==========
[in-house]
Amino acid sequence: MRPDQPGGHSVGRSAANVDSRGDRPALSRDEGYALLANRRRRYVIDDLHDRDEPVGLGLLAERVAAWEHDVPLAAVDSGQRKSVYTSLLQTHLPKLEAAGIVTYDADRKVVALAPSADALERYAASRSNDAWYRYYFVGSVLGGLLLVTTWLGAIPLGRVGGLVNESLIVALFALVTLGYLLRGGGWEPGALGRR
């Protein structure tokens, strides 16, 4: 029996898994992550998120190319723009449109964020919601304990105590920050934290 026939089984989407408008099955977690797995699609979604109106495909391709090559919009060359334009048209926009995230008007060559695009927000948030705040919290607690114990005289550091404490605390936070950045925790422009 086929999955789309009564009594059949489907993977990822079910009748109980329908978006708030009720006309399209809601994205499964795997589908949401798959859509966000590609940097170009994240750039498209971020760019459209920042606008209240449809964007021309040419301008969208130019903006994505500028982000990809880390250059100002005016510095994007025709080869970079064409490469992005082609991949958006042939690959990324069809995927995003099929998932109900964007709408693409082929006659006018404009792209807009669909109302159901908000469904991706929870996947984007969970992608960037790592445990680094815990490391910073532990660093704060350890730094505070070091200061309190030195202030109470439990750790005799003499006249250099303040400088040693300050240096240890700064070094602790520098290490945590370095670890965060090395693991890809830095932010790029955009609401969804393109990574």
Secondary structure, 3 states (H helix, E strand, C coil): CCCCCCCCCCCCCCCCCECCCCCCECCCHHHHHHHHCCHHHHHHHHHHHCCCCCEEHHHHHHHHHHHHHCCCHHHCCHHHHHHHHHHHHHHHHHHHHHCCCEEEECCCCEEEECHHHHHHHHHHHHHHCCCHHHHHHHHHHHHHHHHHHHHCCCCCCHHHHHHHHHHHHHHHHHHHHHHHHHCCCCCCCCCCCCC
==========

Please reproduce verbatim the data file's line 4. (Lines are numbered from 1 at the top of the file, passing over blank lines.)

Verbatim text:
Secondary structure, 3 states (H helix, E strand, C coil): CCCCCCCCCCCCCCCCCECCCCCCECCCHHHHHHHHCCHHHHHHHHHHHCCCCCEEHHHHHHHHHHHHHCCCHHHCCHHHHHHHHHHHHHHHHHHHHHCCCEEEECCCCEEEECHHHHHHHHHHHHHHCCCHHHHHHHHHHHHHHHHHHHHCCCCCCHHHHHHHHHHHHHHHHHHHHHHHHHCCCCCCCCCCCCC